We know that religions cannot solve the environmental, economic, political, and social problems of Earth. However, they can provide what obviously cannot be attained by economic plans, political programs, or legal regulations alone: a change in the inner orientation, the whole mentality, the “hearts” of people, and a conversion from a false path to a new orientation for life. Humankind urgently needs social and ecological reforms; but it needs spiritual renewal just as urgently. As religious or spiritual persons we commit ourselves to this task. The spiritual powers of the religions can offer a fundamental sense of trust, a ground of meaning, ultimate standards, and a spiritual home. Of course religions are credible only when they eliminate those conflicts which spring from the religions themselves, dismantling mutual arrogance, mistrust, prejudice, and even hostile images, and thus demonstrating respect for the traditions, holy places, feasts, and rituals of people who believe differently.
Now as before, women and men are treated inhumanely all over the world. They are robbed of their opportunities and their freedom; their human rights are trampled underfoot; their dignity is disregarded. But might does not make right! In the face of all inhumanity our religious and ethical convictions demand that “every human being must be treated humanely!”
This means that every human being without distinction of age, sex, race, skin color, physical or mental ability, language, religion, political view, or national or social origin possesses an inalienable and untouchable dignity, and everyone, the individual as well as the state, is therefore obliged to honor this dignity and protect it. Humans must always be the subjects of rights, must be ends, never mere means, never objects of commercialization and industrialization in economics, politics and media, in research institutes, and industrial corporations. No one stands “above good and evil”—no human being, no social class, no influential interest group, no cartel, no police apparatus, no army, and no state. On the contrary: possessed of reason and conscience, every human is obliged to behave in a genuinely human fashion, to do good and avoid evil!
It is the intention of this global ethic to clarify what this means. In it we wish to recall irrevocable, unconditional ethical norms. These should not be bonds and chains, but helps and supports for people to find and realize once again their lives’ direction, values, orientations, and meaning.
There is a principle which is found and has persisted in many religious and ethical traditions of humankind for thousands of years: “What you do not wish done to yourself, do not do to others.” Or in positive terms: “What you wish done to yourself, do to others!” This should be the irrevocable, unconditional norm for all areas of life, for families and communities, for races, nations, and religions.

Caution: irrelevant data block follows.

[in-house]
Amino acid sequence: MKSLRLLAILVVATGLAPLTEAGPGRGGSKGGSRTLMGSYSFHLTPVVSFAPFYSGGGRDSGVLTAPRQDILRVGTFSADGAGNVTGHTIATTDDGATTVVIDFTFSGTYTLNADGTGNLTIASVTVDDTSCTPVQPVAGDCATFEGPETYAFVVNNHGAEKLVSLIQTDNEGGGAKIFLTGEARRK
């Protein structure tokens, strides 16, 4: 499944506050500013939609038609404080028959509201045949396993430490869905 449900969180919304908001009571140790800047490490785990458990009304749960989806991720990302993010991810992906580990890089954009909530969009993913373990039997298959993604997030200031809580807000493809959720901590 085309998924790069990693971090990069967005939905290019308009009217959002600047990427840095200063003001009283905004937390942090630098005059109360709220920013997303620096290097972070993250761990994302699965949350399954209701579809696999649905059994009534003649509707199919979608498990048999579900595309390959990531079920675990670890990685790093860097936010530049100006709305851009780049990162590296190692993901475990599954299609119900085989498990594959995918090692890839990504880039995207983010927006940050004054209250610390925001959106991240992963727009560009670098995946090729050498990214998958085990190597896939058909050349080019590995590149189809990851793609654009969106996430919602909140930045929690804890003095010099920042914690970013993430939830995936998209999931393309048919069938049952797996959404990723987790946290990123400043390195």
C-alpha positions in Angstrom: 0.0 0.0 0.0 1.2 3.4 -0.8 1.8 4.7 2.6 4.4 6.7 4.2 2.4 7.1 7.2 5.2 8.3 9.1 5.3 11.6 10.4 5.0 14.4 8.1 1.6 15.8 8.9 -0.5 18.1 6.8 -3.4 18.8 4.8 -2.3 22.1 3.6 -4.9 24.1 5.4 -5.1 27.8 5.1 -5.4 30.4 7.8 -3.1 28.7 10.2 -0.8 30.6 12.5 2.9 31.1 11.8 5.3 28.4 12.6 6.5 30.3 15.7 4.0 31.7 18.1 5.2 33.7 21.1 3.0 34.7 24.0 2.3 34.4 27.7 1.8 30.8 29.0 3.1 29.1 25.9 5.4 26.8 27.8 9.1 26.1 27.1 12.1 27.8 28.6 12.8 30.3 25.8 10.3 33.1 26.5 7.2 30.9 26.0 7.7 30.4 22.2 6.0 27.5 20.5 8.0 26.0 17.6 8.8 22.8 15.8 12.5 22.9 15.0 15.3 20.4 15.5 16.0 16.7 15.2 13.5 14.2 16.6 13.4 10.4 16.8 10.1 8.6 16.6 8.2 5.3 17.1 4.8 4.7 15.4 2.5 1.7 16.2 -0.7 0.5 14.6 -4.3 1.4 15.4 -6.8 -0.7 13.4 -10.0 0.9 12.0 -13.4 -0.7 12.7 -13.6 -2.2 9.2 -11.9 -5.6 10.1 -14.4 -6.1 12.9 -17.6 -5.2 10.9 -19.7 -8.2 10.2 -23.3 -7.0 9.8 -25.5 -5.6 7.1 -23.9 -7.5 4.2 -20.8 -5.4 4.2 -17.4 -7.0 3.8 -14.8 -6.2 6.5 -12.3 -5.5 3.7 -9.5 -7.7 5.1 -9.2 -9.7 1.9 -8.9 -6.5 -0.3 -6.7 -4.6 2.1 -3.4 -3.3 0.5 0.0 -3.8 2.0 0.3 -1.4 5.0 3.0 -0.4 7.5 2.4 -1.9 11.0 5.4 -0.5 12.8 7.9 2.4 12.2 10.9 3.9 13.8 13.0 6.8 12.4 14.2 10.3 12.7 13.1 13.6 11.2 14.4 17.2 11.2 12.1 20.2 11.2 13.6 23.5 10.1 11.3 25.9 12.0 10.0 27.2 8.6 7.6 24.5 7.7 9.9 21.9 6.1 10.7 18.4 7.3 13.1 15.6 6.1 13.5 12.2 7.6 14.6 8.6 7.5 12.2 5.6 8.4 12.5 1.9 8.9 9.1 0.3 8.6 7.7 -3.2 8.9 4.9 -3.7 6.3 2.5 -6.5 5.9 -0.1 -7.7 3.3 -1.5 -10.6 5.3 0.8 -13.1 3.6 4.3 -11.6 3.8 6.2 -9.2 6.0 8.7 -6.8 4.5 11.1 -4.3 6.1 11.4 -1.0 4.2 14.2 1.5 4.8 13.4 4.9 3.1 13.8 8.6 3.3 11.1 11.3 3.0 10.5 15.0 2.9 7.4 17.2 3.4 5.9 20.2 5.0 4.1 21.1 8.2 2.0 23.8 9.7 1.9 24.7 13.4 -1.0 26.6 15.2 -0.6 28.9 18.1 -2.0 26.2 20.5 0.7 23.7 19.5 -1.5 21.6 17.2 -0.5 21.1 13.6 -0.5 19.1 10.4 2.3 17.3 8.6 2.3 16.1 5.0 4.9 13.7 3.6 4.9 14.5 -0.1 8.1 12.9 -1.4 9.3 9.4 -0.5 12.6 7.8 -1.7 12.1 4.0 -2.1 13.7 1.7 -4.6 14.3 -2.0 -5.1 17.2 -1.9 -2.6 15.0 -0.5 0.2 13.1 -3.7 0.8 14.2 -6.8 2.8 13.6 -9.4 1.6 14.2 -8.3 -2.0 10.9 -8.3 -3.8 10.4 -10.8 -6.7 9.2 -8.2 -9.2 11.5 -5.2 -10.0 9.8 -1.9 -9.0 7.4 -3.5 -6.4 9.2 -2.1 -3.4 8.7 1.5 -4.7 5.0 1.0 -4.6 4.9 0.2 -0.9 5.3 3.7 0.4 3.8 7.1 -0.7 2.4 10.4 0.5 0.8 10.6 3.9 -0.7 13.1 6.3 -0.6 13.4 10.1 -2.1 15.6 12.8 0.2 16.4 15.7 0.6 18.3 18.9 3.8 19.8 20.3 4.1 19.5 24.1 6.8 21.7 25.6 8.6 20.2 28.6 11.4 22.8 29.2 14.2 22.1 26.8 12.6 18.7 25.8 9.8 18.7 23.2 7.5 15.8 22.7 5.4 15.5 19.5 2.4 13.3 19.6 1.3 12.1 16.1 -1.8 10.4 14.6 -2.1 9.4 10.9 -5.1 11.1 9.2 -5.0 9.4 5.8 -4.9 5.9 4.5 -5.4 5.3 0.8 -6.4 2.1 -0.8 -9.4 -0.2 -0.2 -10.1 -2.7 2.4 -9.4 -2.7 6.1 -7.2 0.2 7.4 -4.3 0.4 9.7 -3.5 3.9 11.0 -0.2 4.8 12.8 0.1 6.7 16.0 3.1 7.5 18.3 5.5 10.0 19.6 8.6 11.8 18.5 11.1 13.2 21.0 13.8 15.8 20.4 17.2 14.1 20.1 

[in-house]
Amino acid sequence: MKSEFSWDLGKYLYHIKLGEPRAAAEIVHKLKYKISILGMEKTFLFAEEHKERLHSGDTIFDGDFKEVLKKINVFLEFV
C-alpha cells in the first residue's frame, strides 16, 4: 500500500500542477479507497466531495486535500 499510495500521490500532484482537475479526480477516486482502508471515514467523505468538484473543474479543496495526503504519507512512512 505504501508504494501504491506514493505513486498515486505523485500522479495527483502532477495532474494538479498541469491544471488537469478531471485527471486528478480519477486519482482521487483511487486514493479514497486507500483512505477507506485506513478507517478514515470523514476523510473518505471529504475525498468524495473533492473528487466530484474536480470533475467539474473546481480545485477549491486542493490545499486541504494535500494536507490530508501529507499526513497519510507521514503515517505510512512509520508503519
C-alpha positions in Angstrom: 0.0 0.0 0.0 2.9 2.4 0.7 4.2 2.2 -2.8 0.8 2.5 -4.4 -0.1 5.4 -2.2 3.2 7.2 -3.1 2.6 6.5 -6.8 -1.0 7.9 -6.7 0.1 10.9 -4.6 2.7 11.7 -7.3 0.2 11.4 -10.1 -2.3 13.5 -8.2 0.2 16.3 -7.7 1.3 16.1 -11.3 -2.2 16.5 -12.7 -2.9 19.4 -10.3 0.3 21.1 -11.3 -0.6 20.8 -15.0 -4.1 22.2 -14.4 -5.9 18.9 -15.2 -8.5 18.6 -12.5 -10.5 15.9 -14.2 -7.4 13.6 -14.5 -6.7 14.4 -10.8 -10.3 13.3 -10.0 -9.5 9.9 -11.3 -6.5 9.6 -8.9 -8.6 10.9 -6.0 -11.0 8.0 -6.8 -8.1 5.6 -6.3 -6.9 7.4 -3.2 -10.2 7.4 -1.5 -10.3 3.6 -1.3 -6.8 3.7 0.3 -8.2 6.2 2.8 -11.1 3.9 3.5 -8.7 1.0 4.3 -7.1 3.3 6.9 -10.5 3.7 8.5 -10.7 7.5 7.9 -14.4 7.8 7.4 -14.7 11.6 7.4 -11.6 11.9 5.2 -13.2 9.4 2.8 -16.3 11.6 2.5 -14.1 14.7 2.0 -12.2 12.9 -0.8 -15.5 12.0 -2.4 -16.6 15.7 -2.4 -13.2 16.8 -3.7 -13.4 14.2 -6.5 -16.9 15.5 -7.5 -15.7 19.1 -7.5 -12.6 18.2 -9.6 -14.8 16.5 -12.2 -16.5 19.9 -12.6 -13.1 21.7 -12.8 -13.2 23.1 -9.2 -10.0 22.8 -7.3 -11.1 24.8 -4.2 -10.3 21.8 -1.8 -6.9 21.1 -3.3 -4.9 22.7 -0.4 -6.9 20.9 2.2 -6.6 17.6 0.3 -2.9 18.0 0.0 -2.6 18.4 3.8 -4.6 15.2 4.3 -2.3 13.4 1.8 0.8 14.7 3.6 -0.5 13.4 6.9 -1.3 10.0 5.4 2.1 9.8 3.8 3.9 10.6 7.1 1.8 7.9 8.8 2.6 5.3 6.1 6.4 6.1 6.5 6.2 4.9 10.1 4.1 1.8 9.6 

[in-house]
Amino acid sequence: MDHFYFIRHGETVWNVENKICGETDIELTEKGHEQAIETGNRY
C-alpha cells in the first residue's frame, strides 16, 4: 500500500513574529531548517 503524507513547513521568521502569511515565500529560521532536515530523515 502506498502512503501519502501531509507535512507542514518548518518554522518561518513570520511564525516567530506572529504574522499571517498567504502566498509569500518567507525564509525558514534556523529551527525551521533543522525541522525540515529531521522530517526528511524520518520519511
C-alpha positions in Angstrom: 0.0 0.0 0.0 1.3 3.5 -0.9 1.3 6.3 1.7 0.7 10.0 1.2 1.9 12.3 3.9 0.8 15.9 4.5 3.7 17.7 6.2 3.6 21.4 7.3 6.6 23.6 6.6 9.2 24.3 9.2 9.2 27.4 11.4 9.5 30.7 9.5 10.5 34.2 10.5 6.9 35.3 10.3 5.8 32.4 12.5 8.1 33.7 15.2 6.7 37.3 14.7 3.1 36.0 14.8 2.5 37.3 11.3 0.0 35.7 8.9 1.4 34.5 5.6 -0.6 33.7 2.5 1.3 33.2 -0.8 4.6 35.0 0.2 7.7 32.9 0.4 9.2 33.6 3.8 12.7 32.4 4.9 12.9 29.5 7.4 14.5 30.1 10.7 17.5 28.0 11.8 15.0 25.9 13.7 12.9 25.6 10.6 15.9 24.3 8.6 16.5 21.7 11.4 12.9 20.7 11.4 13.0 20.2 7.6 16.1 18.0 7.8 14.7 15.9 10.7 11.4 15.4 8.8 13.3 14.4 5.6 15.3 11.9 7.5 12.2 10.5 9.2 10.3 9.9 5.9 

Every form of egoism should be rejected: all selfishness, whether individual or collective, whether in the form of class thinking, racism, nationalism, or sexism. We condemn these because they prevent humans from being authentically human. Self-determination and self-realization are thoroughly legitimate so long as they are not separated from human self-responsibility and global responsibility, that is, from responsibility for fellow humans and for the planet Earth.
This principle implies very concrete standards to which we humans should hold firm. From it arise four broad, ancient guidelines for human behavior which are found in most of the religions of the world.
III. Irrevocable directives.
Numberless women and men of all regions and religions strive to lead lives not determined by egoism but by commitment to their fellow humans and to the world around them. Nevertheless, all over the world we find endless hatred, envy, jealousy, and violence, not only between individuals but also between social and ethnic groups, between classes, races, nations, and religions. The use of violence, drug trafficking and organized crime, often equipped with new technical possibilities, has reached global proportions. Many places still are ruled by terror “from above;” dictators oppress their own people, and institutional violence is widespread. Even in some countries where laws exist to protect individual freedoms, prisoners are tortured, men and women are mutilated, hostages are killed.
Numberless men and women of all regions and religions strive to live their lives in solidarity with one another and to work for authentic fulfillment of their vocations. Nevertheless, all over the world we find endless hunger, deficiency, and need. Not only individuals, but especially unjust institutions and structures are responsible for these tragedies. Millions of people are without work; millions are exploited by poor wages, forced to the edges of society, with their possibilities for the future destroyed. In many lands the gap between the poor and the rich, between the powerful and the powerless is immense. We live in a world in which totalitarian state socialism as well as unbridled capitalism have hollowed out and destroyed many ethical and spiritual values. A materialistic mentality breeds greed for unlimited profit and a grasping for endless plunder. These demands claim more and more of the community’s resources without obliging the individual to contribute more. The cancerous social evil of corruption thrives in the developing countries and in the developed countries alike.